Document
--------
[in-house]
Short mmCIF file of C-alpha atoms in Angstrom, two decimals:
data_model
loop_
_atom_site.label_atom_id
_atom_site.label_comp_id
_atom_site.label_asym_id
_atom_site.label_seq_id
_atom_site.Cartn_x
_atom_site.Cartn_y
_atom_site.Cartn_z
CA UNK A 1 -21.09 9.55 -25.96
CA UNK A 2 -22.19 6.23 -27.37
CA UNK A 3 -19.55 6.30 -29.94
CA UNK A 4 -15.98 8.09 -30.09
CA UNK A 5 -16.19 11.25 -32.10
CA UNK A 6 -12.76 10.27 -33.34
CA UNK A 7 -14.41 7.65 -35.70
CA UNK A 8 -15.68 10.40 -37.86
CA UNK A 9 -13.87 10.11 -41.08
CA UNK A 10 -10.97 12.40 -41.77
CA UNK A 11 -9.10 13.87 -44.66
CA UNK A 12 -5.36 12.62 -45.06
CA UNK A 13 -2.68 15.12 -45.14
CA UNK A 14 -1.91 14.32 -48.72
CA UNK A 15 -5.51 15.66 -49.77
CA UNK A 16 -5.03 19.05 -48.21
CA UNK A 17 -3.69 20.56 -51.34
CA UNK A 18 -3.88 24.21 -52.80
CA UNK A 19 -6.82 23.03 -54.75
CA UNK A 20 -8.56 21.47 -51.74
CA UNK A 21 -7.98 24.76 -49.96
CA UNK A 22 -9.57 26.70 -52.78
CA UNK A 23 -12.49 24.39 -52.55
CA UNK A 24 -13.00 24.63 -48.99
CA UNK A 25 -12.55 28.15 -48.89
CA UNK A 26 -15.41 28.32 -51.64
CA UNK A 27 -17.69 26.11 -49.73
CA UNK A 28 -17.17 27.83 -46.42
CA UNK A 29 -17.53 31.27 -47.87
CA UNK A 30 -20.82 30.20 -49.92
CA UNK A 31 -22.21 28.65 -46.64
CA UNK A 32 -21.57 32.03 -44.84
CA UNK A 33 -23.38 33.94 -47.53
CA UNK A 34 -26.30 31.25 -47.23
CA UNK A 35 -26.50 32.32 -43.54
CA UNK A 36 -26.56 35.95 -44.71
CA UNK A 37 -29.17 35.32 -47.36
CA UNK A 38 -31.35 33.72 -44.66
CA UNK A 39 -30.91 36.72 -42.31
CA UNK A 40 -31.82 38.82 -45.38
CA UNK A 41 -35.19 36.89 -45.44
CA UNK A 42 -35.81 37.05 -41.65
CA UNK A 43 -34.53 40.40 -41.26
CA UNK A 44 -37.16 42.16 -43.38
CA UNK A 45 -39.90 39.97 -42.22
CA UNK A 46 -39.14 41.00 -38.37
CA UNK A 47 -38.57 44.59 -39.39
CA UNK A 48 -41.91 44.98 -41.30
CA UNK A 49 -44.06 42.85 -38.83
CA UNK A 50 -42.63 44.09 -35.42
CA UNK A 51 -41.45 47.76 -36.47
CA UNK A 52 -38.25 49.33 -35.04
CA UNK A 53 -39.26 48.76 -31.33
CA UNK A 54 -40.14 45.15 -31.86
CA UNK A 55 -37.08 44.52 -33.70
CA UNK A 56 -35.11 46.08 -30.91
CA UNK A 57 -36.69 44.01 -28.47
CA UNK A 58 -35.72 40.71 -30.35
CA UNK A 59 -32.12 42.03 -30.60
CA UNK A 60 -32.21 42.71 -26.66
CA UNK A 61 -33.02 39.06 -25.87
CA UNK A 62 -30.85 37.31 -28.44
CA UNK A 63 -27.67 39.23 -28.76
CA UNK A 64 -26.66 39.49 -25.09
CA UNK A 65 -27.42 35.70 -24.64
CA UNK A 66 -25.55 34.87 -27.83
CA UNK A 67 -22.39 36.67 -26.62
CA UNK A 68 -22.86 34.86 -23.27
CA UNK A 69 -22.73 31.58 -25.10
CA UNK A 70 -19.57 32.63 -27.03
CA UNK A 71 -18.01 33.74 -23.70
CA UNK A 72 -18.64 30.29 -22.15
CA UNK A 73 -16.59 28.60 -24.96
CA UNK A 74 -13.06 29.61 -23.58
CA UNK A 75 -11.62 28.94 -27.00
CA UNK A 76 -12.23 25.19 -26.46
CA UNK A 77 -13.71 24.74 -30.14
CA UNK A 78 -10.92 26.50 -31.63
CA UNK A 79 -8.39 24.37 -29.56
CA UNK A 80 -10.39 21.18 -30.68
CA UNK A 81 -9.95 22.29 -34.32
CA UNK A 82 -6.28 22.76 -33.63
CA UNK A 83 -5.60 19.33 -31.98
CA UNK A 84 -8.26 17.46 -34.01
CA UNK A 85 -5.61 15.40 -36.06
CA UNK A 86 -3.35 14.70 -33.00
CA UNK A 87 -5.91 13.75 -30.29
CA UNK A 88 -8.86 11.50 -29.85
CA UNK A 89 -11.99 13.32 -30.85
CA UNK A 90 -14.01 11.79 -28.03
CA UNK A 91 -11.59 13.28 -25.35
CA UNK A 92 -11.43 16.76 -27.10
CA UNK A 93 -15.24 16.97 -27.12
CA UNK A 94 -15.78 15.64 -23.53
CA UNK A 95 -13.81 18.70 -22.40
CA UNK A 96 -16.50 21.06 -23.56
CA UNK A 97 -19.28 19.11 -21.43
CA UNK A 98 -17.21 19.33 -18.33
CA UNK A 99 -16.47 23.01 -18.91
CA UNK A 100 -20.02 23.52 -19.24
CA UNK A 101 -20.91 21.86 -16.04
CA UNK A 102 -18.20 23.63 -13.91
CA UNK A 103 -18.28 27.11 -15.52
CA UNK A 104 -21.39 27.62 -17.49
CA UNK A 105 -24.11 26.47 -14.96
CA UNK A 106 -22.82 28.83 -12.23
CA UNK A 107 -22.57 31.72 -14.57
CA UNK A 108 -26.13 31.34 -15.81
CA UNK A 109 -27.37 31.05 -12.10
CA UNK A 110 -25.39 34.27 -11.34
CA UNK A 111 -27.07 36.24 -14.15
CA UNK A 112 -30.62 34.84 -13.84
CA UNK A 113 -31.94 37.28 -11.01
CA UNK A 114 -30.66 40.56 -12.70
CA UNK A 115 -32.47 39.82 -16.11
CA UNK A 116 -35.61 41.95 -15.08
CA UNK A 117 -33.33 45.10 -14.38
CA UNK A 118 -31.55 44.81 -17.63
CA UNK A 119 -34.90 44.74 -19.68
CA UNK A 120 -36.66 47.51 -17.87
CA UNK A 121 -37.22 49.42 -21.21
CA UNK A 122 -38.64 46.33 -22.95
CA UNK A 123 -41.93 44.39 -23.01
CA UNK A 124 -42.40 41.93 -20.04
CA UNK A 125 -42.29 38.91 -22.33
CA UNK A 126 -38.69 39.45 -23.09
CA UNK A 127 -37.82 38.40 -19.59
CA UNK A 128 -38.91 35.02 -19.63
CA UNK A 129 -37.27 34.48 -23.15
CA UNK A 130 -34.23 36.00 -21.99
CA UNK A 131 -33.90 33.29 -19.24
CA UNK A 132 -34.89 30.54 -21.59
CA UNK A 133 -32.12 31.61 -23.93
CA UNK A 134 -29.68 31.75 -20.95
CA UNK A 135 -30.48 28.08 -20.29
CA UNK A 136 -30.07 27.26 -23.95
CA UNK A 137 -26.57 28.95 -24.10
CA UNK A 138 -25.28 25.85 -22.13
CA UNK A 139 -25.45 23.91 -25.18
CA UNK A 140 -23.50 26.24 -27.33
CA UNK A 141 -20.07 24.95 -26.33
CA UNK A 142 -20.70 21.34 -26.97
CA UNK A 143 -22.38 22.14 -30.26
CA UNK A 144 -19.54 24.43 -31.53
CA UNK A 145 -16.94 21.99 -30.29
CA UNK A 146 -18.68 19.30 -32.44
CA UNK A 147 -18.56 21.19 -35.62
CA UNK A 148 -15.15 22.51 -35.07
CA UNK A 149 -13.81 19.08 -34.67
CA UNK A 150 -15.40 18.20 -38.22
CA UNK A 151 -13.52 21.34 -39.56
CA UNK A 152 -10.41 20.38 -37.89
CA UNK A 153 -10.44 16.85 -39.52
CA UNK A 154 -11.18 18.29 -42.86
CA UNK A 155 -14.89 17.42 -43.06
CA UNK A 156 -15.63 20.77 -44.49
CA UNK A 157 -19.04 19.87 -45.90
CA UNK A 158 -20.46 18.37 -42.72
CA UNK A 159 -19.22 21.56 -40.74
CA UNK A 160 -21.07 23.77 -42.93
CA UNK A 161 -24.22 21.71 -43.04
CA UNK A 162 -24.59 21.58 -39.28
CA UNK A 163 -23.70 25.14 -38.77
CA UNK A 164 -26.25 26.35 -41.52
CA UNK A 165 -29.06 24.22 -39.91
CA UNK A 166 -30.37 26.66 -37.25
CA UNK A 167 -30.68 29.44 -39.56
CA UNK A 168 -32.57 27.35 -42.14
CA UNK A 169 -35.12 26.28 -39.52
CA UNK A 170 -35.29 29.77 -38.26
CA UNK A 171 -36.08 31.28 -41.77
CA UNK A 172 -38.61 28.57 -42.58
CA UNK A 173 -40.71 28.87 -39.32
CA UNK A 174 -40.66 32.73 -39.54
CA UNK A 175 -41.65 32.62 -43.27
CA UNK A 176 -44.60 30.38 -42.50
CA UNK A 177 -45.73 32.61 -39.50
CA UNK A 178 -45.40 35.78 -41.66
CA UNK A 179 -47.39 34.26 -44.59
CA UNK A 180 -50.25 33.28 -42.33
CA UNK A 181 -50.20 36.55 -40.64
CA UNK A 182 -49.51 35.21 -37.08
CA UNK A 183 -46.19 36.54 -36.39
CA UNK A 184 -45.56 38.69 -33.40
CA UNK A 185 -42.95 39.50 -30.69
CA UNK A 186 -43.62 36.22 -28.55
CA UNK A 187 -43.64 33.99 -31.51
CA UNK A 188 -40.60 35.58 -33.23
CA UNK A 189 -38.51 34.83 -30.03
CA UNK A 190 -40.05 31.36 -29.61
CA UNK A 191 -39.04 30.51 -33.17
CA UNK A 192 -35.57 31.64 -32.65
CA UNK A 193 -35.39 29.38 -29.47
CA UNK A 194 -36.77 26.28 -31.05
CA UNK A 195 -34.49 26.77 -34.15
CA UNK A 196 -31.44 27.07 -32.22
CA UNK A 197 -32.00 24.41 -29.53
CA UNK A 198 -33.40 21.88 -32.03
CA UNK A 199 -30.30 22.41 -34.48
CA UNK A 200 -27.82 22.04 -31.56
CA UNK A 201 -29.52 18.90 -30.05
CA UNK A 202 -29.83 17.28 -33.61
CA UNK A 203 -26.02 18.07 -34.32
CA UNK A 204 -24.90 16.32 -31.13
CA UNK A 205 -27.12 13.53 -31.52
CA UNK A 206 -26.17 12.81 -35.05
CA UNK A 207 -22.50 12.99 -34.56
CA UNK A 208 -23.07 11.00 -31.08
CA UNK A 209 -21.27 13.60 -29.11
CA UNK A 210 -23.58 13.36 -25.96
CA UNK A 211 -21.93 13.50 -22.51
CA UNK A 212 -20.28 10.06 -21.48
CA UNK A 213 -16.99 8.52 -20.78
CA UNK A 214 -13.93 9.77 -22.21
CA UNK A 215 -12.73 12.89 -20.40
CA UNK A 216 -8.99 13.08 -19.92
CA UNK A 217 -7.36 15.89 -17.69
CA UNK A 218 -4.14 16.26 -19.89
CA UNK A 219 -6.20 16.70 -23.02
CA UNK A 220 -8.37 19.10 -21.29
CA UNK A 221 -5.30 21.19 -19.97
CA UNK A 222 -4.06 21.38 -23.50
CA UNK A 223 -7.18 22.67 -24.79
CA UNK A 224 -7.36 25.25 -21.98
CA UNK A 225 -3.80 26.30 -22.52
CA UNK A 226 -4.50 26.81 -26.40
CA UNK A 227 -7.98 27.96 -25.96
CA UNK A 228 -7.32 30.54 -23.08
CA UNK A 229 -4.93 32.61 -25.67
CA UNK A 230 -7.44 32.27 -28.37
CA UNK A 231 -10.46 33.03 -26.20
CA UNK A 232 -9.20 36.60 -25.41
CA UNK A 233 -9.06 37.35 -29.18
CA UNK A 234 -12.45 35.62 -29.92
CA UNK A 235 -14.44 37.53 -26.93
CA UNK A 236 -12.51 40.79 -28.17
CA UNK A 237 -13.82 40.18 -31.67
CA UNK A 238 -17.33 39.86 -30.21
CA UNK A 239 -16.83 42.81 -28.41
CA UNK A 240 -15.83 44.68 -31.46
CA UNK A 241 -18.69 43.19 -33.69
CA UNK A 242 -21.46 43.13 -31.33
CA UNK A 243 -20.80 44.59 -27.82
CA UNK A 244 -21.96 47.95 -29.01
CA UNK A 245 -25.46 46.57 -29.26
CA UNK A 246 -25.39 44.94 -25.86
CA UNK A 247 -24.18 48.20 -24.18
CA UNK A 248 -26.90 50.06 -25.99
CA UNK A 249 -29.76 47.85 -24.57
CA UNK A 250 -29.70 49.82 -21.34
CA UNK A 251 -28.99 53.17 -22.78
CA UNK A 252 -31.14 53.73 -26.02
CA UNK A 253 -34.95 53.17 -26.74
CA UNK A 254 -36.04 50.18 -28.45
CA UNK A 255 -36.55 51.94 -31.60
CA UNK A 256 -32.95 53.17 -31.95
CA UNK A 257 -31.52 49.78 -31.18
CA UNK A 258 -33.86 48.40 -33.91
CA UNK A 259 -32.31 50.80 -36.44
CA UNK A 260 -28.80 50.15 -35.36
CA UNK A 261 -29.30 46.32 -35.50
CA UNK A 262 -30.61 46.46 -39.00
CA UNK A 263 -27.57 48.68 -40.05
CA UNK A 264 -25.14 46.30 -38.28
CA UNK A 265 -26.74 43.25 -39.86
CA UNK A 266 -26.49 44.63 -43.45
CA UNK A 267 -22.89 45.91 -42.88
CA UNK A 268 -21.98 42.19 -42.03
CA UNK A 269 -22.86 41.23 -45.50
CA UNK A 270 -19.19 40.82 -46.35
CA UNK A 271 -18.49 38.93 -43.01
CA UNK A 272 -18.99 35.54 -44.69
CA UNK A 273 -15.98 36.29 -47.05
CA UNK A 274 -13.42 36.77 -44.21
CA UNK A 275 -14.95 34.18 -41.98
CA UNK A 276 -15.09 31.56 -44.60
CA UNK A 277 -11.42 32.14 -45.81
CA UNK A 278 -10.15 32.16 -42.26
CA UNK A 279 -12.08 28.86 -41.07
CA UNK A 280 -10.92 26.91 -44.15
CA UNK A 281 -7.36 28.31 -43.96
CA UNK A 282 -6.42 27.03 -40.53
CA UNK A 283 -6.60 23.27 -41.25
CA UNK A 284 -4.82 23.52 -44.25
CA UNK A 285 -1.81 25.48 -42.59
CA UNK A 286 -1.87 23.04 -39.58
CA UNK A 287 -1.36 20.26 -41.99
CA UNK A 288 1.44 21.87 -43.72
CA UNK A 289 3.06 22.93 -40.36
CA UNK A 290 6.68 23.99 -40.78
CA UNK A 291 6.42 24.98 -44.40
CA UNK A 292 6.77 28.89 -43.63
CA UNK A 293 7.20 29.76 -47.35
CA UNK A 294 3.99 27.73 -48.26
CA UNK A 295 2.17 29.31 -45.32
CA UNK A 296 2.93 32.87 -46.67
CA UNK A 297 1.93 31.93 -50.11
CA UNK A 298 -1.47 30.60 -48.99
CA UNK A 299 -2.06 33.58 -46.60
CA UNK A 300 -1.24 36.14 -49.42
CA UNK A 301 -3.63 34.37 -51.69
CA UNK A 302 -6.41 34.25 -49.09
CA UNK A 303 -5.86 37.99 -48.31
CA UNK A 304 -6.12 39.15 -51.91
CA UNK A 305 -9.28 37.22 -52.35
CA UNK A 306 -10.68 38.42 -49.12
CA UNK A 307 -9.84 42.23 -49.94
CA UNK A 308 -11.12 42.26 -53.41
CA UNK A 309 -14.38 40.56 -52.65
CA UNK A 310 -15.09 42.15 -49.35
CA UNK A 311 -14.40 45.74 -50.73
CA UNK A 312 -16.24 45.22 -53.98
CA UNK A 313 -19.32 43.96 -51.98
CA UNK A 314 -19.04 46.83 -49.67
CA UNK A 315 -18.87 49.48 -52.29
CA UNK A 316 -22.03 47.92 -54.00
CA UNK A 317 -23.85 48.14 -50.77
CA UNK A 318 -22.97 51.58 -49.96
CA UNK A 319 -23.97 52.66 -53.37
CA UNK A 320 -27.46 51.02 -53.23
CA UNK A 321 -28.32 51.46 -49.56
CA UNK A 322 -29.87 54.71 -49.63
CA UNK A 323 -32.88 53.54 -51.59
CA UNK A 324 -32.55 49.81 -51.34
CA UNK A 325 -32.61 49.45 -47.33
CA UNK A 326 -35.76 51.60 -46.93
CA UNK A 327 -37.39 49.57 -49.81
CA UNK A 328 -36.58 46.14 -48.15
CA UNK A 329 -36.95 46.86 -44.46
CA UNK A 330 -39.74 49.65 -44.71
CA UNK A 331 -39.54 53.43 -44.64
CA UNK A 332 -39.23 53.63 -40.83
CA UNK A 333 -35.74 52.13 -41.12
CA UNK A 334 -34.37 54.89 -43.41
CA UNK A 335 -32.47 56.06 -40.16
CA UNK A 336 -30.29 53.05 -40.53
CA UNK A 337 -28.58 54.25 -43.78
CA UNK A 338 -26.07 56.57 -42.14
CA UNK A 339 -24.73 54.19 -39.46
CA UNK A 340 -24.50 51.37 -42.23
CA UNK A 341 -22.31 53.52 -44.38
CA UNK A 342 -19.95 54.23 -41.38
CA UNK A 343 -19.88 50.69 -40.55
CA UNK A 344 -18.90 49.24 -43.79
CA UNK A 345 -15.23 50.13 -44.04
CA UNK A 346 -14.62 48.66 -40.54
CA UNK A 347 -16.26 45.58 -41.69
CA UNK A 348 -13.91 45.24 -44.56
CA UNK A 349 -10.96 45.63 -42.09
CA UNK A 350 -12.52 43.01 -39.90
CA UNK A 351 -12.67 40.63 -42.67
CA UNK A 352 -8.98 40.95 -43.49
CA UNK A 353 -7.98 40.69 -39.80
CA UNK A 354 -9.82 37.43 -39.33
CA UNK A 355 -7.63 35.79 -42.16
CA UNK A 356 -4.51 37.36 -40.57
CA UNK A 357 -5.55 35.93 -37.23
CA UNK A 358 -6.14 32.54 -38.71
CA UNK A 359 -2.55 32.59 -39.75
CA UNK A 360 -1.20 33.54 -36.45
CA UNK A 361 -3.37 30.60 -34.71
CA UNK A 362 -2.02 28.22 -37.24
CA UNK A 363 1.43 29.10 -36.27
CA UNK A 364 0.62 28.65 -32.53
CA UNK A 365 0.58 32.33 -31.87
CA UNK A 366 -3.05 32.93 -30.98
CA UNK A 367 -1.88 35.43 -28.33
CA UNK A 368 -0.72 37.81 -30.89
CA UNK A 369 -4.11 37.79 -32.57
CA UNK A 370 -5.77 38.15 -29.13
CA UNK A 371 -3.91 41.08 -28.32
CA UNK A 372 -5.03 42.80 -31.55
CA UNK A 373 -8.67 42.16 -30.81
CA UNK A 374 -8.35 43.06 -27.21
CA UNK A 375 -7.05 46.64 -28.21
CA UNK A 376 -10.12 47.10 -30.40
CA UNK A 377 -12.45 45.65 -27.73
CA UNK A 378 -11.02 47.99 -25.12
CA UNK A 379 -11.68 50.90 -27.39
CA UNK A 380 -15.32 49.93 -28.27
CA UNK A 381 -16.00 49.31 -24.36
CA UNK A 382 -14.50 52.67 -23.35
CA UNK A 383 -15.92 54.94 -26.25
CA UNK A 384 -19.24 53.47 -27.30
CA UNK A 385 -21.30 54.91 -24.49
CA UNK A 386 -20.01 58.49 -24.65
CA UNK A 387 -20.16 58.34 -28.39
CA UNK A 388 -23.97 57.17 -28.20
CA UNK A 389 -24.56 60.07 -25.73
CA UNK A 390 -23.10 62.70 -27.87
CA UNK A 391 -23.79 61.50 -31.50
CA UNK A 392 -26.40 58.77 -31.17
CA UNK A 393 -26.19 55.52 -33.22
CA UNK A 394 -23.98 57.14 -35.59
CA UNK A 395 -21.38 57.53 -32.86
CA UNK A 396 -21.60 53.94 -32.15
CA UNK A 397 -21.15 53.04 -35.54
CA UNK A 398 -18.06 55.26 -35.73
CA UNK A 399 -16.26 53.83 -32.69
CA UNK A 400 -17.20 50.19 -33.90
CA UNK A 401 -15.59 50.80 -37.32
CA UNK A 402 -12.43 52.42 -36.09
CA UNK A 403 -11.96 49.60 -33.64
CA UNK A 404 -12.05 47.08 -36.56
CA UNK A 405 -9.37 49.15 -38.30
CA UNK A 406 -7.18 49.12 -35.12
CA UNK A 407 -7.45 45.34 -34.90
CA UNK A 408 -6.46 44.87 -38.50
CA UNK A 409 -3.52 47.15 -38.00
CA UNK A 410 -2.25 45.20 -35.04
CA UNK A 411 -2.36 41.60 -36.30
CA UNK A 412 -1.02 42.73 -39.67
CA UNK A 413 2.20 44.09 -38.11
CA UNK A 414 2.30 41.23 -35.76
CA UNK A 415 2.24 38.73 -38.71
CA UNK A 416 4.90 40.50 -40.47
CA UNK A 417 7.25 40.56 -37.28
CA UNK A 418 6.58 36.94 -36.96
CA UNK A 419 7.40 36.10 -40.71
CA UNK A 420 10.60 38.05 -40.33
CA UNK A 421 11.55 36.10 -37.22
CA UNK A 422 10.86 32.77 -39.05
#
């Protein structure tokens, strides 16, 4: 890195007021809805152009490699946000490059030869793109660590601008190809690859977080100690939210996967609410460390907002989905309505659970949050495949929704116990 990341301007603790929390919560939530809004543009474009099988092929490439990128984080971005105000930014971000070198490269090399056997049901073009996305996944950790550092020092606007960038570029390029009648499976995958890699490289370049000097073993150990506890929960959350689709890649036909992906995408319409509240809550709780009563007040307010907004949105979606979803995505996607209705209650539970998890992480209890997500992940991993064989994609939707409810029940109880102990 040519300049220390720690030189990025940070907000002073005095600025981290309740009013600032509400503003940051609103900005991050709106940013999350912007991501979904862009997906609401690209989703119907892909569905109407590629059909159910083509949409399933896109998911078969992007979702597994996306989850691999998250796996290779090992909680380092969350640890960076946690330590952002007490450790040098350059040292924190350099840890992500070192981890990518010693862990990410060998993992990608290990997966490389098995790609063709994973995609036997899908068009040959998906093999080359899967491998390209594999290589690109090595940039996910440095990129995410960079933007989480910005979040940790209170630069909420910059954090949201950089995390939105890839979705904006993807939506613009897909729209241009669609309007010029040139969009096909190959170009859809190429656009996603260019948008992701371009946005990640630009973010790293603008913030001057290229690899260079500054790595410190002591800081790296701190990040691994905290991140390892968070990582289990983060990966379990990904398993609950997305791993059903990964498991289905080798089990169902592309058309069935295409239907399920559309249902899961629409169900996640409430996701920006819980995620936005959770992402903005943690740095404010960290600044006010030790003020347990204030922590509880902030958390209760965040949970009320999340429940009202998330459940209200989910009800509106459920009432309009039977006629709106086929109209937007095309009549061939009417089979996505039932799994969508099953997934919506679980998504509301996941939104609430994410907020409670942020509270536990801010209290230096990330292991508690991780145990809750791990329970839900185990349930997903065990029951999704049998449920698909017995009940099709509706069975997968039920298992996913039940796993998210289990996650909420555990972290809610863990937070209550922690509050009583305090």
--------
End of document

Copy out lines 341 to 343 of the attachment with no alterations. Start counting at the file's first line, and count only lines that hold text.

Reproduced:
CA UNK A 330 -39.74 49.65 -44.71
CA UNK A 331 -39.54 53.43 -44.64
CA UNK A 332 -39.23 53.63 -40.83